Members of the Cornell Senior Leaders Climate Action Group held a public forum Tuesday, explaining how they intended to build upon the University’s existing Climate Action Plan to achieve carbon neutrality by 2035 while fielding questions from curious and concerned citizens. The majority of the 90 minute event focused on open discussion. A panel of Cornell scientists, administrators, faculty and deans aimed to reassure the local community that shifting towards renewable energy sources would leave an overwhelmingly positive impact on the town, although the panel still pointed out some minor issues they intended to address. SLCAG formed in 2015 as a way to consider ways to address various climate issues, including increasing carbon dioxide emissions. In March 2016, Provost Michael Kotlikoff asked SLCAG to provide the University with ideas to reduce greenhouse gas emissions, with the intention of pursuing multiple alternative energy avenues.
Most burgers have their meat brought from slaughterhouses. Tasty though they may be, all forms of meat start off as a handful of cells. Flipping through your favorite restaurant’s menu, would you order a burger that contains chicken grown from a few cells in the lab? Briana Cameron ’13 and her team at the Good Food Institute, certainly hope so. The Good Food Institute is a nonprofit that is harnessing the power of markets and technology to end factory farming and its negative effects.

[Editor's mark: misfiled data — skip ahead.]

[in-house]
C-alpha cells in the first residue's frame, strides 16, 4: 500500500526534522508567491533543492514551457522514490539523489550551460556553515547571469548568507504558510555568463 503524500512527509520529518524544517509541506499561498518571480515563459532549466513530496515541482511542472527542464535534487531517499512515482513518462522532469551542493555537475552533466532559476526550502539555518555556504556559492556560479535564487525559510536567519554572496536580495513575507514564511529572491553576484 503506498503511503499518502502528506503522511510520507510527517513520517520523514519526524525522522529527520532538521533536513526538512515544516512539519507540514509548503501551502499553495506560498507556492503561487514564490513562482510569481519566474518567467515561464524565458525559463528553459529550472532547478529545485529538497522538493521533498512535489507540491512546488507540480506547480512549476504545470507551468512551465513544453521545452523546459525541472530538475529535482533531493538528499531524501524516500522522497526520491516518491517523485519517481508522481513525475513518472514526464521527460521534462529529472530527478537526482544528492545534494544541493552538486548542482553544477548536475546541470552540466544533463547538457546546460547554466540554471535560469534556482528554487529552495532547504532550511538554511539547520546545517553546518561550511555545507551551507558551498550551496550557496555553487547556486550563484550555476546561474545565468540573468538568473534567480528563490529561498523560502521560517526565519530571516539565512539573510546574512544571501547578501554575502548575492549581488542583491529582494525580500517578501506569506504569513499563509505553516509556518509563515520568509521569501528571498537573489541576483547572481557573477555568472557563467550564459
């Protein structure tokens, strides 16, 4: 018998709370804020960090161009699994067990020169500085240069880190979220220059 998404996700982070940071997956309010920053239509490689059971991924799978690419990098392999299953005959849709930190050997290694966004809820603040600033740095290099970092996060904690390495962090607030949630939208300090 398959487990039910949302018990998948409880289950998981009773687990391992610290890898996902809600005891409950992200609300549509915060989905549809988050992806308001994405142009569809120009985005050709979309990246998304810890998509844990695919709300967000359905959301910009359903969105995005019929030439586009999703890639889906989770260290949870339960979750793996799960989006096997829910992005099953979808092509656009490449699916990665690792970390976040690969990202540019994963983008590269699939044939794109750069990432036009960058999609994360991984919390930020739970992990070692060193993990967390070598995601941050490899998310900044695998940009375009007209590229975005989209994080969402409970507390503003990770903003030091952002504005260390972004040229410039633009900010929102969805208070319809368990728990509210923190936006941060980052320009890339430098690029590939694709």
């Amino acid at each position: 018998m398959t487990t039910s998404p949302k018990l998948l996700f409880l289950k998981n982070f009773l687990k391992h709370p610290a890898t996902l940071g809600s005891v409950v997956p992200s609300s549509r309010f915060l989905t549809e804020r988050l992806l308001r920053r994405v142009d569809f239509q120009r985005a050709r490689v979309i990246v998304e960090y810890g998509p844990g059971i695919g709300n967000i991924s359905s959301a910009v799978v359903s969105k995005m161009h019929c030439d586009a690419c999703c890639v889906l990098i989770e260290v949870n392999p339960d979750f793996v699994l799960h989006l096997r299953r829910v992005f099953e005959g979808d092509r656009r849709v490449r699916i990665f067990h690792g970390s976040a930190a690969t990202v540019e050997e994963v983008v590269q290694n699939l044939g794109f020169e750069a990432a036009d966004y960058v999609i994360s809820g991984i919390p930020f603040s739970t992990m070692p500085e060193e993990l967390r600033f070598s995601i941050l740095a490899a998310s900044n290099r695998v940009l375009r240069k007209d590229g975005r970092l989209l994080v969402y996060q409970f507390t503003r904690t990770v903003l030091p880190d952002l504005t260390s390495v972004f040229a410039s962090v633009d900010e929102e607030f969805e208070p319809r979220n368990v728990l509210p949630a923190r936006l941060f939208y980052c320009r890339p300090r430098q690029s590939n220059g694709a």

Imagine waking up and opening the tap to muddy water. According to the World Health Organization, that is the predicament that 1.8 billion people worldwide find themselves in. Often water treatment plants are expensive and require too much energy to run. A team at Cornell hopes to change that. Pristine, crystal clear water is a luxury, AguaClara hopes to make it a right.
Cornell is a gold mine of fantastic gardens, beautiful foliage and abundant flora. In just the five-minute walk from Mann Library to Rockefeller Hall, one can see trees of all sizes and a wide variety of flowers. With colorful flower blossoms in spring and large full trees in summer, the valley, campus walkways and gardens are scenic masterpieces for much of the year. But there is much more to these shrubs, leaves or grasses than meets the eye. Cancer, Alzheimer’s and Diabetes are all debilitating diseases.
Studies in evolutionary biology tell us that all living organisms originated from a common ancestor, yet lifespans vary greatly. Clearly, something in the genome accounts for such stark differences; the question is what? Why do we live as long as we do? Why do our bodies break down as we age? On March 6, Prof. Vadim Gladyshev, medicine, Harvard, led a seminar at Cornell titled “Mechanisms of Aging and Redox Control” that attempted to answer some of these questions.